It has been many months since I have blogged. I remember finding it so easy to write when I was in the midst of pain or anxiety, but I find it much harder now, when I feel like my days are (thankfully) more mundane. Today, I was reminded that it is National Pregnancy and Infant Loss Remembrance Day, thanks to post after post on Facebook. It seems fitting then, that tonight, I write.
My last loss was in April of 2011. I remember it vividly because I spent my 30th birthday not out celebrating, but recovering in bed from yet another D&C. When I was going through my 5 losses, I only knew one person that had suffered a miscarriage. Now, I know too many to count. Back then, I had never heard the term "rainbow baby." Now, it is a universal phrase of hope. I pray that it is because we are finally understanding that miscarriage is not something to be ashamed of. Not something to blame ourselves for. Not another reason to look in the mirror and feel like we aren't enough, don't have enough. Maybe it is finally becoming okay to talk about your loss, to feel it, to grieve it, to share that grief with others.
I know from experience that grief is so very complex. Completely universal, yet incredibly personal. Here are just a few things I wish I had known years ago:
Grief does not, and will not, look like someone else's. I know some were incredulous that I did not plant trees, buy necklaces, or really do anything tangible to remember my babies. But I didn't, and now I don't feel the need to. They are in my heart, and that is really all I need. Don't feel guilty because you aren't grieving like others think you should.
It's okay to ask for help. I certainly did. I knew I wasn't dealing with a lot of things during those dark years. Our marriage was in shambles, my grief was eating me from the inside out, and to everyone else I still looked like I had it all figured out. We did not escape unscathed, but we were able to persevere and grow with the help of an amazing counselor. There is NO shame in admitting you cannot navigate it alone.
You don't have to keep it together for anyone. You will make people uncomfortable. It is not your job to worry about that. Yes, talking to someone about death is hard, but experiencing that loss without support is even harder. Good friends will listen, give you grace, and not expect anything in return. You need to take care of only you, for at least a little while.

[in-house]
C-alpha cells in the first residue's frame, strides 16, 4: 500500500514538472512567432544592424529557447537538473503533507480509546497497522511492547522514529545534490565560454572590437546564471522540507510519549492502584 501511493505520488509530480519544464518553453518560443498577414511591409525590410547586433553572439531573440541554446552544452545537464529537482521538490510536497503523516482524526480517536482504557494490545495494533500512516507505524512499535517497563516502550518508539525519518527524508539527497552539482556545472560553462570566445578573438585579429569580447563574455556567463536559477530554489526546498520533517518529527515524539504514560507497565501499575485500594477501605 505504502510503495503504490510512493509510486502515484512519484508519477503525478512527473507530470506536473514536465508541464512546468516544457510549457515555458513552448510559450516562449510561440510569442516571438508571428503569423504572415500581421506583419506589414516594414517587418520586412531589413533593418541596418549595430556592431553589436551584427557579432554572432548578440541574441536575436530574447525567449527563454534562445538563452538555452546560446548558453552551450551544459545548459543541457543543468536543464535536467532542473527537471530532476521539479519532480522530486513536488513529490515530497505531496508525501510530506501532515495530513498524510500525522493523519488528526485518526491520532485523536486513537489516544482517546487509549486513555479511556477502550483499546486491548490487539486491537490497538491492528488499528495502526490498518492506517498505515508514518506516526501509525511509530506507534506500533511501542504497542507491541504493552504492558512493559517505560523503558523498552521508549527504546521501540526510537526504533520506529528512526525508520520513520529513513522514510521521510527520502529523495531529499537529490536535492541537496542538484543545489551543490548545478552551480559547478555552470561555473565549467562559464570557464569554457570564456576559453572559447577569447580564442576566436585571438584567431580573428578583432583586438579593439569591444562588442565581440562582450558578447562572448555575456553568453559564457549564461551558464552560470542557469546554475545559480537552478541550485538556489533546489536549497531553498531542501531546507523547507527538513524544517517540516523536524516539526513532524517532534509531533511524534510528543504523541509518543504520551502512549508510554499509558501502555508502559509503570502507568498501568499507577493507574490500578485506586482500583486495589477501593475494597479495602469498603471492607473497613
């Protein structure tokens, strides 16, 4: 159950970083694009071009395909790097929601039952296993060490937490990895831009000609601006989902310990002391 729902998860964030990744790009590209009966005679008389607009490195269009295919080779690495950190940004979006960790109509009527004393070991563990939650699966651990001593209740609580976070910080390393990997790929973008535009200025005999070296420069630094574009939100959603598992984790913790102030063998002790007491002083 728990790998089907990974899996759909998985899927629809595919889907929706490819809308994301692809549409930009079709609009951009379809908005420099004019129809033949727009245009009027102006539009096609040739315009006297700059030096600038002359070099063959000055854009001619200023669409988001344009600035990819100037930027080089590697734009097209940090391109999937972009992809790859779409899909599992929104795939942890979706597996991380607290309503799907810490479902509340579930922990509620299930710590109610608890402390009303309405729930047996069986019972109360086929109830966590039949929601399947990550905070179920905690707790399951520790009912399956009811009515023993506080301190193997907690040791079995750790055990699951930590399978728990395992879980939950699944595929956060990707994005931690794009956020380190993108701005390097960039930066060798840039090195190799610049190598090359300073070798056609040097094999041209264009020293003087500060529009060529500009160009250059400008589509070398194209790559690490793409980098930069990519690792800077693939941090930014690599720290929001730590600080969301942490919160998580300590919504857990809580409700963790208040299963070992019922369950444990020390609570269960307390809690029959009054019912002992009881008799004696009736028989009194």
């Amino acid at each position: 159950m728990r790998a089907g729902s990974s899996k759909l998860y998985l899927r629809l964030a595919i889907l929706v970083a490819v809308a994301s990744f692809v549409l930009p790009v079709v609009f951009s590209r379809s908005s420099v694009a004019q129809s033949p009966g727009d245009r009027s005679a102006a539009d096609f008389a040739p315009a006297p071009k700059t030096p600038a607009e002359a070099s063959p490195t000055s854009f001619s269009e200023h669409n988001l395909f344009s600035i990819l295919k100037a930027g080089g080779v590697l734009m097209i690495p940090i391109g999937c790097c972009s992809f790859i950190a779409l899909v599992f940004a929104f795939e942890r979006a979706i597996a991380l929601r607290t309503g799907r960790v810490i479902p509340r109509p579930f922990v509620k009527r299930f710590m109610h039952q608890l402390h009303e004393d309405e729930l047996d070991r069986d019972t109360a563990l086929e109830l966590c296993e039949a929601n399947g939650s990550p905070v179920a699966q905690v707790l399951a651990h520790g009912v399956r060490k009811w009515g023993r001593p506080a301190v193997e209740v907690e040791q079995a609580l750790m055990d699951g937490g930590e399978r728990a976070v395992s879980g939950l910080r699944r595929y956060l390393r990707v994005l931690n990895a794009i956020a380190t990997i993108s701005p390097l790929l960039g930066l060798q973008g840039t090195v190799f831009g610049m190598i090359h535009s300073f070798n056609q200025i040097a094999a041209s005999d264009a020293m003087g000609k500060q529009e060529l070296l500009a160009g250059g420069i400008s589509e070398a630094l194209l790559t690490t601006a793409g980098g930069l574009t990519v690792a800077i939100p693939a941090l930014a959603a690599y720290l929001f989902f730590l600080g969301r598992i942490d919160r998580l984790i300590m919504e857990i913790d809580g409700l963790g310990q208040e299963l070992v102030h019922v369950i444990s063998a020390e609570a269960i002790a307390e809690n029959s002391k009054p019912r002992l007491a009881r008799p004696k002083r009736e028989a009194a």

Try not to stress the excitement out of your next pregnancy. Sometimes I wonder how much my story has colored the lives of those around me. I know of only one woman personally that has suffered more than one miscarriage, and yet I have tried my best to reassure so many who are terrified of that very thing. I am a fraction of 1% of the population. Please learn from my mistakes. I thought during each pregnancy that if I just prepared myself enough, detached myself enough, that I wouldn't feel it if or when I said goodbye to a once-beating heart. I am ashamed to admit that I didn't do so many things for Addison's pregnancy; now her baby book sits unfinished in a drawer, a testament to my worry that a loss would happen again. I let my fears leach away what should have been hers.
Grief does diminish over time, but it is still there, may always be there, lying dormant, waiting. Facebook posts, a friend's loss, a certain time of year...grief will return. It may not be as strong as it once was, but you are allowed to feel it. And you should. It is a part of the healing. And although I'm not sure if anyone ever finds total healing, I feel like you can get pretty darn close. For us, it came through God in November of 2012 in the way of Addison's big blue eyes, bright red lips, and squishy pink cheeks...a rainbow baby if there ever was one.